Polyploidy in Cardiomyocytes

By Jessica Lu

Cardiomyocytes are the cells that make up cardiac muscle. Unlike typical cells which are diploid, almost all adult ventricular cardiomyocytes in mammals are polyploid. They can either have a single polyploid nucleus, multiple diploid nuclei or multiple polyploid nuclei (Gan, Patterson & Sucov, 2020). The physiological role of cardiomyocyte polyploidy is still unclear (Wouter & Olaf, 2020). This polyploidy is a major reason why adult mammalian cardiomyocytes have little capacity to divide, and therefore why mammalian hearts have very little ability to regenerate in the face of injury (Kadow & Martin, 2018).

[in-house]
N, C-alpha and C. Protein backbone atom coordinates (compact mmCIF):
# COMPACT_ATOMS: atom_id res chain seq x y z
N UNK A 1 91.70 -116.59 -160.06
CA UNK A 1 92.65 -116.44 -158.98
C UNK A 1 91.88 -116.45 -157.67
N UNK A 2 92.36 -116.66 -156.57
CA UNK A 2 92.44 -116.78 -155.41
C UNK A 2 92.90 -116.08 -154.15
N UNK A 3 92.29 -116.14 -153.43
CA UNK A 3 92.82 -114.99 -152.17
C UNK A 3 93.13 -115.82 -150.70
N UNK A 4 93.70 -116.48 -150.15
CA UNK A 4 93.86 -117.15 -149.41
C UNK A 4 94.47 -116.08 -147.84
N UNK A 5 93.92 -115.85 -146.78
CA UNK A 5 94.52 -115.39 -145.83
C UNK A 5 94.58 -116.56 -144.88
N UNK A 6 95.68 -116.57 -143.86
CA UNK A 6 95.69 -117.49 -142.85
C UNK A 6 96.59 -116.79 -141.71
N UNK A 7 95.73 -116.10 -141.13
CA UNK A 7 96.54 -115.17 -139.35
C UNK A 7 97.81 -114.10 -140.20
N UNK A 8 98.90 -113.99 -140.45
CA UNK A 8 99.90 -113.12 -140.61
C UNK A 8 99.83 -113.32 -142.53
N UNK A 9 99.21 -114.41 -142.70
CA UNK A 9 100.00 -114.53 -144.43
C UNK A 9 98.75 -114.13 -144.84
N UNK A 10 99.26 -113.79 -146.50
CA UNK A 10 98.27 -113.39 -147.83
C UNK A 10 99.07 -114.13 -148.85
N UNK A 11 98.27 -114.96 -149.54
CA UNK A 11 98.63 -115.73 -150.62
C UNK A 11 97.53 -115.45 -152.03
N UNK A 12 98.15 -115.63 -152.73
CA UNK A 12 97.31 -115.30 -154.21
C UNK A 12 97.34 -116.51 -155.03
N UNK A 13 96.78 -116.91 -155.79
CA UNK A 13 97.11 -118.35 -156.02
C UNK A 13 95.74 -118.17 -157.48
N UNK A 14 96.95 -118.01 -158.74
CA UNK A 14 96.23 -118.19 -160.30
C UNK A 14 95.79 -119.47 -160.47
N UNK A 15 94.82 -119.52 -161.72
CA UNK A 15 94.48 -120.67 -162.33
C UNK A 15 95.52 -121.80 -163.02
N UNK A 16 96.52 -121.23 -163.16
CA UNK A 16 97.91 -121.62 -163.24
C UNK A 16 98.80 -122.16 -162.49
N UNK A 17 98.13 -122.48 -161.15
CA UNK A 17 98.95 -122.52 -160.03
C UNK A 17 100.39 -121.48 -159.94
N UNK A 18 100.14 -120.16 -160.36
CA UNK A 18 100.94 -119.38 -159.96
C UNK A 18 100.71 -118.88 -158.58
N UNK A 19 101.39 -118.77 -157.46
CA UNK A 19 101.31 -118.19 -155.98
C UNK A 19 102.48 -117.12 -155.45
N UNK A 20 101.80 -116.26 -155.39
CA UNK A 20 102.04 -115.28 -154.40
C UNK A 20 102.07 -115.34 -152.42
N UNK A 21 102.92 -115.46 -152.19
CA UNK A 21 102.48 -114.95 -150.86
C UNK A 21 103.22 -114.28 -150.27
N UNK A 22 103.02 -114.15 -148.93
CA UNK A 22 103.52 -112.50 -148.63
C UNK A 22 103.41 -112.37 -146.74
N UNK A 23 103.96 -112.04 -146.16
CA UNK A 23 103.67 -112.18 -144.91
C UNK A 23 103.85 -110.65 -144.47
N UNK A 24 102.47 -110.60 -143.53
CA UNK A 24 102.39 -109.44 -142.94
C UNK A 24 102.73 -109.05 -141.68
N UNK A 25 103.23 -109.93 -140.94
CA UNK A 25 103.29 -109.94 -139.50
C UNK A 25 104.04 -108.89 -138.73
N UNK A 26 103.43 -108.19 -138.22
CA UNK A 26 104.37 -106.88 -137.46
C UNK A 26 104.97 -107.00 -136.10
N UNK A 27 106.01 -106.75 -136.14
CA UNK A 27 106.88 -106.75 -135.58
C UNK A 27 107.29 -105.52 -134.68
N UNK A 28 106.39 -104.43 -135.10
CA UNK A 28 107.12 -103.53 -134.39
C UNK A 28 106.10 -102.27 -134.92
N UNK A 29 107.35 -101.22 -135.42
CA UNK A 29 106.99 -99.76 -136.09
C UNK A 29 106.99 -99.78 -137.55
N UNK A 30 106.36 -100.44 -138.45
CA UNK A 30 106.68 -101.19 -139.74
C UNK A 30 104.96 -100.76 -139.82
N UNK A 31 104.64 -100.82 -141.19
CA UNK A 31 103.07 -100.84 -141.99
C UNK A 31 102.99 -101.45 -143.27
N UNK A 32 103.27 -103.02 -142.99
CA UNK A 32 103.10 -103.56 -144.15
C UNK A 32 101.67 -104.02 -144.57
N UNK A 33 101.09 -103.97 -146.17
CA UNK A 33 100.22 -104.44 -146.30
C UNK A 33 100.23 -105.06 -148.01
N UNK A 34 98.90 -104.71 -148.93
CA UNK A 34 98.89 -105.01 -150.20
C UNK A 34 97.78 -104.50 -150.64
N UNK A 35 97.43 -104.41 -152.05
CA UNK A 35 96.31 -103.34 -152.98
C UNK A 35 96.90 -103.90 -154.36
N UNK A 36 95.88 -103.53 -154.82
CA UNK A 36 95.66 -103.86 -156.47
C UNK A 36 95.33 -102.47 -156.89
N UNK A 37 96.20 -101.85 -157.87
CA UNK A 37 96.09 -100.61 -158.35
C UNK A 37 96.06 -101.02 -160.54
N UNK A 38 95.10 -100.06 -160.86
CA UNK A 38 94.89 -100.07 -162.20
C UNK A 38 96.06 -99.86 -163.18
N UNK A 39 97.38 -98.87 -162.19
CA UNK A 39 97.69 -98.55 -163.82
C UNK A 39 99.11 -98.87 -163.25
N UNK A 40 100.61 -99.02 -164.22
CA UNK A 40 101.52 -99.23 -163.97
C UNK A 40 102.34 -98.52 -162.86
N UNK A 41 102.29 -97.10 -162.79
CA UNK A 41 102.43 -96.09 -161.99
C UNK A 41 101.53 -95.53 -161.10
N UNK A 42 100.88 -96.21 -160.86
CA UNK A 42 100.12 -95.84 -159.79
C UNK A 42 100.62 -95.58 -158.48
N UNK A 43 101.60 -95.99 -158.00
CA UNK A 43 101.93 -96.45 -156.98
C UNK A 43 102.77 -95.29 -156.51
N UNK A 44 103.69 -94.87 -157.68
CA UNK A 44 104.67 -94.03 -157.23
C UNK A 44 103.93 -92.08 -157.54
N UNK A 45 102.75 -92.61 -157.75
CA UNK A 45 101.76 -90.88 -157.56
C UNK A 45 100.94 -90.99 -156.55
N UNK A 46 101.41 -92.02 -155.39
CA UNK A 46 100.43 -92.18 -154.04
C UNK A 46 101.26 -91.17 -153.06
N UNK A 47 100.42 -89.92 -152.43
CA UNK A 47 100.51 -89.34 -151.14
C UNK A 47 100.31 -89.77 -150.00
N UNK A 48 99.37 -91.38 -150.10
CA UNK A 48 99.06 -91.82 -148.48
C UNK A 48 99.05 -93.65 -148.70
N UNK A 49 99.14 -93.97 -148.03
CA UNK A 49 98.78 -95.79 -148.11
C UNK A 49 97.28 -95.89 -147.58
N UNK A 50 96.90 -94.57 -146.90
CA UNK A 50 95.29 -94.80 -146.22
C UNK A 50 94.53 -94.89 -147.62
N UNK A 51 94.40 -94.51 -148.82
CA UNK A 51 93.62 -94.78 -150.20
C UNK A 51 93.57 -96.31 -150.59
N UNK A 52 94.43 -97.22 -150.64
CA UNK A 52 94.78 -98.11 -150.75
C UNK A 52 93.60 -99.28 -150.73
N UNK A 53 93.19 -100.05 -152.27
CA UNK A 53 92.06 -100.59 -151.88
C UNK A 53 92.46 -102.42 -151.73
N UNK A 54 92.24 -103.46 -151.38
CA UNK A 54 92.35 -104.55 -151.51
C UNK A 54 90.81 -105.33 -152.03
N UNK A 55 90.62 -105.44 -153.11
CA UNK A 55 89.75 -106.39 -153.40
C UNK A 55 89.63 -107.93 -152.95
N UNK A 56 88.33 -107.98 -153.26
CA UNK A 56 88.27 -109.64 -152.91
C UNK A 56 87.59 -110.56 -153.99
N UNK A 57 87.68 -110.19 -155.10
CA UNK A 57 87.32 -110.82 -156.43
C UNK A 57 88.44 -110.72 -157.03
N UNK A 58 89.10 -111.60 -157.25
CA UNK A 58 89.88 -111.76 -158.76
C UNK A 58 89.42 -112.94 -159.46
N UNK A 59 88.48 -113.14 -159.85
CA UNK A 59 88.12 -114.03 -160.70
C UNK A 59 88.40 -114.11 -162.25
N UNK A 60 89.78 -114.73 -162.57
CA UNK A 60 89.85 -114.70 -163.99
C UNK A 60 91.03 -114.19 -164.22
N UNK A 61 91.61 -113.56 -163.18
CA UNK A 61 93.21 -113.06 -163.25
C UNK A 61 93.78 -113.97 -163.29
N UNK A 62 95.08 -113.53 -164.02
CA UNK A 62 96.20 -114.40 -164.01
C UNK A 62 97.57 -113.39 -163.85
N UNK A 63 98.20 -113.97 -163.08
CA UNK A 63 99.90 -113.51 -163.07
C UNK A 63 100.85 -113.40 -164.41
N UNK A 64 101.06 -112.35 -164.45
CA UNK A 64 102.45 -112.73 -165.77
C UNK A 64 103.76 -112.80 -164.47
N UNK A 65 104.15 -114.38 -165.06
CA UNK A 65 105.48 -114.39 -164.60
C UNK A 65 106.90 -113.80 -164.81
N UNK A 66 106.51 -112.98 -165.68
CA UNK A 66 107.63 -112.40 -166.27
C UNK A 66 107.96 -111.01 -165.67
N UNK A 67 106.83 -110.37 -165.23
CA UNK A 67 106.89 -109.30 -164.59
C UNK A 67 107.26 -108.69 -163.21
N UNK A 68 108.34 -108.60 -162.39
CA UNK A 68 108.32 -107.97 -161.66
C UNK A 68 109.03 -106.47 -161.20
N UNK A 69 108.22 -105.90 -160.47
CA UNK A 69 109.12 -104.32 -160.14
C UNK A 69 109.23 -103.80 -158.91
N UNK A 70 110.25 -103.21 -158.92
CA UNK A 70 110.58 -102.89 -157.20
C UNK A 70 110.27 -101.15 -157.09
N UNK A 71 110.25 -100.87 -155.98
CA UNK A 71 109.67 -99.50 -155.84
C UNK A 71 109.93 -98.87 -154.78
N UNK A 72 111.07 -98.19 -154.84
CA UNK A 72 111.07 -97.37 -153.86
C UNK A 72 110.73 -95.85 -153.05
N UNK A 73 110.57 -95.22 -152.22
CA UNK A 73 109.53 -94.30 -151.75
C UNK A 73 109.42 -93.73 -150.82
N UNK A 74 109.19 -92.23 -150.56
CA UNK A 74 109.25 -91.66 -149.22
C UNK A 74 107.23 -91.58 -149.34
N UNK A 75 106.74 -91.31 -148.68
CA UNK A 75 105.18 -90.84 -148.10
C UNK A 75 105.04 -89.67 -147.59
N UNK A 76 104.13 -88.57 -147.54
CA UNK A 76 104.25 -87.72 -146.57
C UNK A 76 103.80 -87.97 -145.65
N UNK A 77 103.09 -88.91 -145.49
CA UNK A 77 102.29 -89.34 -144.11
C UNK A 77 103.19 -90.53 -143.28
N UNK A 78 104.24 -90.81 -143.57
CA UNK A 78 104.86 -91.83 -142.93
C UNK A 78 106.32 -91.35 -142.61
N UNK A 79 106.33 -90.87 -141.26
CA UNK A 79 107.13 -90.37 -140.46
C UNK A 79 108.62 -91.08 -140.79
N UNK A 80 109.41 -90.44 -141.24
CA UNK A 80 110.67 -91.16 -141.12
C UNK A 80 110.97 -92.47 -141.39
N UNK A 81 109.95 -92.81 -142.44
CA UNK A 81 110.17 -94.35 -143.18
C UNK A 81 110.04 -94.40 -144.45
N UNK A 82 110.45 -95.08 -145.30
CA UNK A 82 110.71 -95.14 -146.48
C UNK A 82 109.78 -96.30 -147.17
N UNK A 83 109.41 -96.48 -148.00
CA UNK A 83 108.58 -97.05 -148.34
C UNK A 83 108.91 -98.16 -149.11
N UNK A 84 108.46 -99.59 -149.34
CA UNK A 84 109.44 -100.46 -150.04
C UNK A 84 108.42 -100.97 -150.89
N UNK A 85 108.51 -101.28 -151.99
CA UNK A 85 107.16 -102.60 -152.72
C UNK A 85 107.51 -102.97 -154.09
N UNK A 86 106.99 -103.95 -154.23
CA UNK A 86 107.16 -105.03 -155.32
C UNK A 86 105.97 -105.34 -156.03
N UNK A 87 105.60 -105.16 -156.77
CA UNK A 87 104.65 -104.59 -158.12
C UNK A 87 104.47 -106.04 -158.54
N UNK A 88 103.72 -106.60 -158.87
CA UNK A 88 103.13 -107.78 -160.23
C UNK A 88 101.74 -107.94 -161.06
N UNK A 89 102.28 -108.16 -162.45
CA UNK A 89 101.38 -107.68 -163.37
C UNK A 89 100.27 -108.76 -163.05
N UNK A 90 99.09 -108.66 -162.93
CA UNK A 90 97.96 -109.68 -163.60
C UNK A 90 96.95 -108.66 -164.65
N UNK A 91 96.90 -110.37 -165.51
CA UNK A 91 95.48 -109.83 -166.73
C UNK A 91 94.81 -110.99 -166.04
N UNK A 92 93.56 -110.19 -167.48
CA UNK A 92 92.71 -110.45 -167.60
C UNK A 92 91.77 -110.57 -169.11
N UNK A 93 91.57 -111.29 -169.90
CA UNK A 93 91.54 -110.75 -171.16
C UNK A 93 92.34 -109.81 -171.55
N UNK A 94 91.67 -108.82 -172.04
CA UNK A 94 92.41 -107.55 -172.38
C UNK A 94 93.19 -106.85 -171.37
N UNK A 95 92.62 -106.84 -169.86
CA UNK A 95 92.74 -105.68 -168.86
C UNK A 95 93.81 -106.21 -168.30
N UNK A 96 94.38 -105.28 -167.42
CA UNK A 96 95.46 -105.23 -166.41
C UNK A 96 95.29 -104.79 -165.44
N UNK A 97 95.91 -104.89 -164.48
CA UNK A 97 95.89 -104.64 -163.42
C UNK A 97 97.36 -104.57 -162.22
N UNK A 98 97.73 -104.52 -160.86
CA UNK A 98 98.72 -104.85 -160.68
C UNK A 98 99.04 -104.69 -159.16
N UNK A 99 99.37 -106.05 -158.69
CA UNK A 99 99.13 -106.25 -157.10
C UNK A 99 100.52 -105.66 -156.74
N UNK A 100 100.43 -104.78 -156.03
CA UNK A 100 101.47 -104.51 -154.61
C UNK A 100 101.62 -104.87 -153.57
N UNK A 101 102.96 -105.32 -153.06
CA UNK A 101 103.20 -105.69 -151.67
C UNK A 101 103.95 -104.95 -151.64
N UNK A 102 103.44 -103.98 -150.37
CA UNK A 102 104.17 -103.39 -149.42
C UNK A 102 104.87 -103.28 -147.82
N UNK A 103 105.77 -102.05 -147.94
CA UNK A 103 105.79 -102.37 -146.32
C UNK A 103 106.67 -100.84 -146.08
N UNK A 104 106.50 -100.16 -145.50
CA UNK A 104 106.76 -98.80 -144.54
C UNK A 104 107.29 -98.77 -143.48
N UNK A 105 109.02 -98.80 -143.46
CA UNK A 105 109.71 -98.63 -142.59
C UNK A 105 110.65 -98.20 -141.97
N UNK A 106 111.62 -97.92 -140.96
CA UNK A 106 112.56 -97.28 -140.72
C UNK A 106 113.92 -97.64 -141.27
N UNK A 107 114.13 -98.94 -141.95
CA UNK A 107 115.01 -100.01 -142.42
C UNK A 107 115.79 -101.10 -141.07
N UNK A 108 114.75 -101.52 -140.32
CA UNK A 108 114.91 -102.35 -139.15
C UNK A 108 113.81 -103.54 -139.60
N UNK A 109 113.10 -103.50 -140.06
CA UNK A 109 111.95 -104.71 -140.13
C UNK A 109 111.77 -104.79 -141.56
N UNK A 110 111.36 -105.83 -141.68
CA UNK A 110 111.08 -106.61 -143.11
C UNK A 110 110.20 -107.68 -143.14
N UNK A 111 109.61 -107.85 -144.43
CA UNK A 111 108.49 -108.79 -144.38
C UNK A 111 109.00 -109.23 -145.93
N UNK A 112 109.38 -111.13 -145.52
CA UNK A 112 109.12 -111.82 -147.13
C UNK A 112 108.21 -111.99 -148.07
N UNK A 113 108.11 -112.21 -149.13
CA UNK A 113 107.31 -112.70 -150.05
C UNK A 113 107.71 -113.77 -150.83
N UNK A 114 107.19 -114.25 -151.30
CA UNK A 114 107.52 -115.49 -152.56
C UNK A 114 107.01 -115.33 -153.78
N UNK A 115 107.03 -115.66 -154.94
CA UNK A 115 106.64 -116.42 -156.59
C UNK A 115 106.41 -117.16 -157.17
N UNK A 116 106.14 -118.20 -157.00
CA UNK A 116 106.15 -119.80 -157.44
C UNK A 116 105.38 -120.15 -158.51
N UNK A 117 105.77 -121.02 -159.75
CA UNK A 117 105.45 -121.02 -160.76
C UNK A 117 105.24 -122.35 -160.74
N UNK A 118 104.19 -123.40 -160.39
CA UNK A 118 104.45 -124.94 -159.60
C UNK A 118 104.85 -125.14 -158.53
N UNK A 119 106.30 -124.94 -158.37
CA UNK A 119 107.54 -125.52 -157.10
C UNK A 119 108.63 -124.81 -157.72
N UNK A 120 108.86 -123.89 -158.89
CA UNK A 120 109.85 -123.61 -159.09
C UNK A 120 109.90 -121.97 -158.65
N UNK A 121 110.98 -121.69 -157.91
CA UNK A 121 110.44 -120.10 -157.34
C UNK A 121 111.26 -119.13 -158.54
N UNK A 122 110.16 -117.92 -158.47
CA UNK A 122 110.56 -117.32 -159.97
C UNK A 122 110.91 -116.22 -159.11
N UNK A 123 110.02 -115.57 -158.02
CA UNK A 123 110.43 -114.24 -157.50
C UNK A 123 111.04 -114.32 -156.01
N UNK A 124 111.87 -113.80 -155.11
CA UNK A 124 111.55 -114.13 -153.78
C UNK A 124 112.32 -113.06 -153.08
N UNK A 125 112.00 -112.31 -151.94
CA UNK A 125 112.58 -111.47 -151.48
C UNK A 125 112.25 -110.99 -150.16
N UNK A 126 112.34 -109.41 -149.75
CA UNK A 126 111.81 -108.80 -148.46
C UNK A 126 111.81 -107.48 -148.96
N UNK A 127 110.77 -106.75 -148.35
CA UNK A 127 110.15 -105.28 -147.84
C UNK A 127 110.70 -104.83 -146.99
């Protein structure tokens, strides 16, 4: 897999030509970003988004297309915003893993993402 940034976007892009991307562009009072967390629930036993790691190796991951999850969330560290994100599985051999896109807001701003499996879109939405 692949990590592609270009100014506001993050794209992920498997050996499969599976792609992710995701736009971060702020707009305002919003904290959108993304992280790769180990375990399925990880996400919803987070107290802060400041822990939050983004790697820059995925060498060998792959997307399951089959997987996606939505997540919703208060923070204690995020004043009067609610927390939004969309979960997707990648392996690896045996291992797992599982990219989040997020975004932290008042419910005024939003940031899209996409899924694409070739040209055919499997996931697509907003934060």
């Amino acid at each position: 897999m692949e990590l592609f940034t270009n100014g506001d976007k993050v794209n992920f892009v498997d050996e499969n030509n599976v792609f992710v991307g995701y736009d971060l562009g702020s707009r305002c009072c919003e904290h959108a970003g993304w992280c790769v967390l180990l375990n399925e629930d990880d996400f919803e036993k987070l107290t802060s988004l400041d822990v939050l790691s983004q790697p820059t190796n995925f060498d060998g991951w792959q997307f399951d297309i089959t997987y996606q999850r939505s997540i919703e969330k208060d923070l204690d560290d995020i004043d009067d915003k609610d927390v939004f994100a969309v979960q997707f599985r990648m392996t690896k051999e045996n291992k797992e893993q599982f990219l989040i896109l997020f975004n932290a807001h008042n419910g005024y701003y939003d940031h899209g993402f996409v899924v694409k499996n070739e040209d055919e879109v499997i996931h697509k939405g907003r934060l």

Although cardiomyocyte polyploidy is abundant in adult mammals, this is not the case in foetal mammals. Throughout foetal development, the mammalian heart grows due to the replication of diploid cardiomyocytes. However, shortly after birth, there is a change the way in which the heart grows. From then on, growth occurs by enlarging existing cardiomyocytes (hypertrophy). This coincides with a period in which most cardiomyocytes increase their DNA content by multinucleation or polyploidisation (Wouter & Olaf, 2020). The polyploidisation is caused by endoreplication, which occurs when there is an interruption in the cell cycle after the genome of a diploid cell has already been replicated in the S-phase (Gan, Patterson & Sucov, 2020). It is still unclear whether polyploidy is a prerequisite or a consequence of hypertrophy (Wouter & Olaf, 2020).